Sloop, a small fore-and-aftrigged vessel with one mast and

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fixed bowsprit. Before the advent of steam a sloop of war

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[graphic]

Sloop.

was a vessel of ship-rig smaller than a frigate, and carrying guns on the upper deck only.

Sloth, a S. American edentate of the family Bradypodida;, and a purely arboreal animal. Its structure indicates that it is the specialized relict of a primitivegroup. The fore limbs arv, greatly elongated (a common character of arboreal animals), and terminate in hook - like digits, never more than three in number, by means of which the sluggish creature clings to the branches. The hind limbs terminate in similar hooks. The tail is rudimentary, the head short and rounded, the ears very small, and the hair long and coarse. In the natural habitat the hair has a greenish color, due to a covering of algae, which

[graphic][merged small]

Slough

general characters as in other edentates. The stomach is complex—in keeping with the diet of vegetable matter. There are only two teats, and but one young is produced at a birth. Sloths appear rarely, if ever, voluntarily to quit the trees. Their movements are slow and deliberate, and they have no power of leaping. Two genera are known, both confined to the forest region of Central and South America. In the genus Bradypus there are thiee toes on both fore and hind feet. The species are not very well defined; but the type form is B. tridactyluSt remarkable in having nine in place of the ordinary seven cervical vertebras. The two-toed sloths (Cholapus) have two toes on the fore foot and three on the hind. In one species at least (C. Hofjmanni) there are only six cervical vertebra. See Ingersoll's Life of Mammals (1906).

Sloth-bear (Melursus ursinus), a carnivore peculiar to India, which differs both in structure and habits from the typical bears, and is in consequence placed in a separate genus. The incisor teeth are reduced in number, and the cheek teeth are small and weak. On the other hand, the daws are exceedingly well developed and very powerful. The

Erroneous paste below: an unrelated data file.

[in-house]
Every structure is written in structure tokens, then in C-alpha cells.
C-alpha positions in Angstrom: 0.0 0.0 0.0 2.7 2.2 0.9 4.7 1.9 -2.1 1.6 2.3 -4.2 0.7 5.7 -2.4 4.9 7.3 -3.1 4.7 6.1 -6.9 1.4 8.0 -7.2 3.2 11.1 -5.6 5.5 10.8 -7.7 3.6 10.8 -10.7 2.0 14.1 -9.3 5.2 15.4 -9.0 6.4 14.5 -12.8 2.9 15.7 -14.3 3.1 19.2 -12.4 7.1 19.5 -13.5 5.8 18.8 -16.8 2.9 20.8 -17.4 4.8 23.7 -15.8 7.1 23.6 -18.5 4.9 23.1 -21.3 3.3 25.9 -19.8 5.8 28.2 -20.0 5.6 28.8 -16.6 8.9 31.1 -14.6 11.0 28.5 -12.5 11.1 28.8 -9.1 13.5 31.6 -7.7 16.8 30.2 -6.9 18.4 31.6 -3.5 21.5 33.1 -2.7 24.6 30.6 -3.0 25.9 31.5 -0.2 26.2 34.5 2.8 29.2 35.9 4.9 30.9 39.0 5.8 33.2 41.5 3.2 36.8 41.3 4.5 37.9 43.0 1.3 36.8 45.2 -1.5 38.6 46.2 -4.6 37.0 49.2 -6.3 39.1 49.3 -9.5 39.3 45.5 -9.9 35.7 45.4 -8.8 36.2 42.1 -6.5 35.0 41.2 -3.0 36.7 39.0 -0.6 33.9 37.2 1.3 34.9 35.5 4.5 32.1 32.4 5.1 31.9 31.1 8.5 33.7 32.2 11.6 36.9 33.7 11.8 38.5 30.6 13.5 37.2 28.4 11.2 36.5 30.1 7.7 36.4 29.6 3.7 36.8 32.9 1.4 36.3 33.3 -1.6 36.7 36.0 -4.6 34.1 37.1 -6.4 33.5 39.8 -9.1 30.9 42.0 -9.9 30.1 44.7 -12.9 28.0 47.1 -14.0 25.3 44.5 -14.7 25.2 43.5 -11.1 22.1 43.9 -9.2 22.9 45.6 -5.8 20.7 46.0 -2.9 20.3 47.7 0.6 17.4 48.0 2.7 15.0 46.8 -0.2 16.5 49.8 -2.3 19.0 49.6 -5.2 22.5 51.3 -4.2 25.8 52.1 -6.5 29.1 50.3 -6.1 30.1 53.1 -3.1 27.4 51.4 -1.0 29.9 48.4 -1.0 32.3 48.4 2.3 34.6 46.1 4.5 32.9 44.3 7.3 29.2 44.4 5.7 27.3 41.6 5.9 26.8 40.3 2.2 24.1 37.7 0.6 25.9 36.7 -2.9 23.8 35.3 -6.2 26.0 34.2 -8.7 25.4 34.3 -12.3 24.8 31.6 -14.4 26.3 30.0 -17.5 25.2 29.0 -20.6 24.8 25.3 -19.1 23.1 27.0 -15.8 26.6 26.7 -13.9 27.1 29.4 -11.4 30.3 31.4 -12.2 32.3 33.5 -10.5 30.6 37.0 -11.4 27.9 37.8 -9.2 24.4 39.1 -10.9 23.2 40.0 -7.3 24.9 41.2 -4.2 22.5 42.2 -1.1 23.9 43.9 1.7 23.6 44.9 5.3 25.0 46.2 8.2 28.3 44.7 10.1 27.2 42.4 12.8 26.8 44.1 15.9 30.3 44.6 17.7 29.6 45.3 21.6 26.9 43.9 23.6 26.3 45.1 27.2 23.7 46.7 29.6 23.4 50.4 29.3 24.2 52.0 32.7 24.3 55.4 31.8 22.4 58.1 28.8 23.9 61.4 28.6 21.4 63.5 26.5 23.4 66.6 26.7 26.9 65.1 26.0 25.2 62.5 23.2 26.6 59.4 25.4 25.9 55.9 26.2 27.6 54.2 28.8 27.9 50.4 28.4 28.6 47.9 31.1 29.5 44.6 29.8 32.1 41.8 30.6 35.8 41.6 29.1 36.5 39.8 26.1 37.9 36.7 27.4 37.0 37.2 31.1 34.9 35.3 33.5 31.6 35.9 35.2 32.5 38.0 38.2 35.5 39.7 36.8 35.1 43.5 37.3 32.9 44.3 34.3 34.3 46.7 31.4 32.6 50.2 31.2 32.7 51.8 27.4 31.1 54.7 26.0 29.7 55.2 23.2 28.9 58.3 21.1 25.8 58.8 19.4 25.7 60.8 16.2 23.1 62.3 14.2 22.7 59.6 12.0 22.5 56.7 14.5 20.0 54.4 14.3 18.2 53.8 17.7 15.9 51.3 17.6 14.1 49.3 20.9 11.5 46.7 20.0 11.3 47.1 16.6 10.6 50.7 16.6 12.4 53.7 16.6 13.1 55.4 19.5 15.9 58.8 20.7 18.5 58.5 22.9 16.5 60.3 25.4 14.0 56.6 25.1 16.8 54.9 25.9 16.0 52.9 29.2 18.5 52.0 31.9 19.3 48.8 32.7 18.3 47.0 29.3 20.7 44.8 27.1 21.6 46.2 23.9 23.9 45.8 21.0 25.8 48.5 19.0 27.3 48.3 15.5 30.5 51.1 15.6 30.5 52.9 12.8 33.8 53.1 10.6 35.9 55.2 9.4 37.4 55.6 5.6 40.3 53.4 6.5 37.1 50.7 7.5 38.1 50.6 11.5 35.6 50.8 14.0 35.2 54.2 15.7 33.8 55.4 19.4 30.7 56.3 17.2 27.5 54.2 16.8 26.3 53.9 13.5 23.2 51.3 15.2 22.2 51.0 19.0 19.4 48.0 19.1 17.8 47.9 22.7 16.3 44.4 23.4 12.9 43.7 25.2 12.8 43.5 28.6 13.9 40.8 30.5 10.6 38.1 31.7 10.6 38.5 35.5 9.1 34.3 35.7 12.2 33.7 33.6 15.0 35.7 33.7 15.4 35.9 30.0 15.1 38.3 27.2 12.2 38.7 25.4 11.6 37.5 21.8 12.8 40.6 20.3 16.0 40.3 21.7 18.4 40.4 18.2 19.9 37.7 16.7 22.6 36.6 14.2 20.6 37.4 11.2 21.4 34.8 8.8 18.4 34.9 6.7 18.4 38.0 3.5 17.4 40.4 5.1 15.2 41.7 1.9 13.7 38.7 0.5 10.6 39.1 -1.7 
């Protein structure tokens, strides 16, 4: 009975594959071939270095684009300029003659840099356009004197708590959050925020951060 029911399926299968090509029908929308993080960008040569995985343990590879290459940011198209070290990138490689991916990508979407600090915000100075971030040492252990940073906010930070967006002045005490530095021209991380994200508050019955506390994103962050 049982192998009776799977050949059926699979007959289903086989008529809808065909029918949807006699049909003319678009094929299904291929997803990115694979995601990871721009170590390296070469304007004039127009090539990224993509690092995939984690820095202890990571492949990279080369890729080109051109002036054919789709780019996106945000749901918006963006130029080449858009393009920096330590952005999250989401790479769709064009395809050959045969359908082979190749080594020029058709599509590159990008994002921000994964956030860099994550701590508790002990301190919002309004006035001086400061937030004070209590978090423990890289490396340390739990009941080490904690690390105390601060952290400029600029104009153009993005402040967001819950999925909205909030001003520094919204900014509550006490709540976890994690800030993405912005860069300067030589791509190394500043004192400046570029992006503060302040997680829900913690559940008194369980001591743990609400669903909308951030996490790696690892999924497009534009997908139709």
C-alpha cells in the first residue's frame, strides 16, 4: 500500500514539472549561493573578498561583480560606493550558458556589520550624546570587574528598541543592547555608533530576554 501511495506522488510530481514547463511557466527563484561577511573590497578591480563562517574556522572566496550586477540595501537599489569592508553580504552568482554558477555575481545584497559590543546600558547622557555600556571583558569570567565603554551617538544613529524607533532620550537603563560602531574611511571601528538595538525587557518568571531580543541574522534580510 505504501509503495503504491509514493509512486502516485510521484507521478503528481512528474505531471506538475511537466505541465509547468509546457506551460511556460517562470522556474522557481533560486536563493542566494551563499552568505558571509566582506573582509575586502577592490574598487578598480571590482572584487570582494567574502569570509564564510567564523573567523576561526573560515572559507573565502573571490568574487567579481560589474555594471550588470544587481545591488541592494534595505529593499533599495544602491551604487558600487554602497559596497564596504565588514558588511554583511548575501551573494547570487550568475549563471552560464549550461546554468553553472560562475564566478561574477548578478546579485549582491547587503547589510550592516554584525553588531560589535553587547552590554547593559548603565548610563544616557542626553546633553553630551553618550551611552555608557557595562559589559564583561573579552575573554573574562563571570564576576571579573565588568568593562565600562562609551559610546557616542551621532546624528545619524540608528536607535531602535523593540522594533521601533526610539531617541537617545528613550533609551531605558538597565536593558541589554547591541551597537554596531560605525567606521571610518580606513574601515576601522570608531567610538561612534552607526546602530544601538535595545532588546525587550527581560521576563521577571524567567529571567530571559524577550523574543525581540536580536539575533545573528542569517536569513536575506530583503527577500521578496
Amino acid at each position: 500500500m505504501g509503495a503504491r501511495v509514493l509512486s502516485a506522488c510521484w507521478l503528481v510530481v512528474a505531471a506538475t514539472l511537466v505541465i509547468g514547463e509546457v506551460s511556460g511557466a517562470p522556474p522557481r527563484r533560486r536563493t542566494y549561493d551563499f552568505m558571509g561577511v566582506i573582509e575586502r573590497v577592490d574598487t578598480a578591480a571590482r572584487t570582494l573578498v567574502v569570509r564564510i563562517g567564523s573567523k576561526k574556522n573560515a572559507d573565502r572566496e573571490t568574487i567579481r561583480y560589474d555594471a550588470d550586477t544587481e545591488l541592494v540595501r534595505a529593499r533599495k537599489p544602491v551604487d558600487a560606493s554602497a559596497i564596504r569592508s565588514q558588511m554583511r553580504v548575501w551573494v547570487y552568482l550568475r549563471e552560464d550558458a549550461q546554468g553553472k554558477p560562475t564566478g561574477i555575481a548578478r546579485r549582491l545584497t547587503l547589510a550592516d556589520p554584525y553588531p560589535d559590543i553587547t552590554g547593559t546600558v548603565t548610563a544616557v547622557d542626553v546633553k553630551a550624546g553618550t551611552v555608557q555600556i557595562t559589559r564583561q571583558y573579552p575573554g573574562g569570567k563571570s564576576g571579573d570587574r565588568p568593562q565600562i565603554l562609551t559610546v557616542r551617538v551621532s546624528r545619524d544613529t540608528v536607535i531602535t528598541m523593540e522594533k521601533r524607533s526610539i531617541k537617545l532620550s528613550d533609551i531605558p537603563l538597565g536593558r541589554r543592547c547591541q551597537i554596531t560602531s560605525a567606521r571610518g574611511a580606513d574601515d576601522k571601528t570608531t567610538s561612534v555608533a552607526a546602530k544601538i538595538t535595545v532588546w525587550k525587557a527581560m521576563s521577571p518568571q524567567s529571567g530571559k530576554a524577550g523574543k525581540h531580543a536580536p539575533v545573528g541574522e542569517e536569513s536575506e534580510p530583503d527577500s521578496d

[graphic]

Sloth-bear.

snout is elongated and very mobile, while the palate is deeply arched. The animal lives upon ants, termites, and similar forms, and only rarely eats flesh, though it is exceedingly fond of fruit and honey. It also cats beetles and their larva:. Both size and bulk are notably less than in the brown bear, the oody-length being usually from four and a half to five and a half feet. The fur is long and coarse, and is black, save for a white horseshoe on the chest. The tip of the long muzzle is gray. Though generally inoffensive, this bear has been known to attack man. when its strong claws inflict terrible wounds.

Slough, dead soft tissue, which results from gangrene and low inflammations. Sloughing may take place from the living tissues as a whole, or it may come away in shreds. Sloughing phagedena or hospital gangrene was common in surgical wards before the use Slough

of antiseptics, but is now very rarely seen.

Slough, mrkt. tn.. Bucks, England, 2 m. N.k. of Windsor; has the Leopold Institute, in memory of the Duke of Albany, and the British Orphan Asylum. Sir William Herschel did much of his astronomical work here, and it was here that he discovered the planet Uranus. The Stoke Poges and the Burnhaiv Beeches are in the vicinity. In 1906 the name was changed to Upton Royal. Pop. (191! i 14.985.

Slovaks, a people belonging to the w. branch of the S'.^f family, principally located in N. w. Hungary and Moravia, but also found in Lower Austria, Slavonia, and Bukovina. Threefourths of them are Roman Catholics. Their language was a dialectal form of Czech, and Czech was employed in all their writings till the close of the 18th century, when the Slovak dialect supplanted it as the literary form of expression. The Slovaks are agriculturists and wood-cutters. They number over two millions.

Slovenes, a Slav race, chiefly inhabiting the Austrian provinces of Styria, Carinthia, Carniola, and portions of the Coast Lands, and Hungary. Slovenish is a language closely akin to SerboCroatian. Among chief writers are the poets Vodnik (1758-1819) and Preseren (1800-49).

Slow-match. See Fuse.

Slow-worm. See BlindWorm.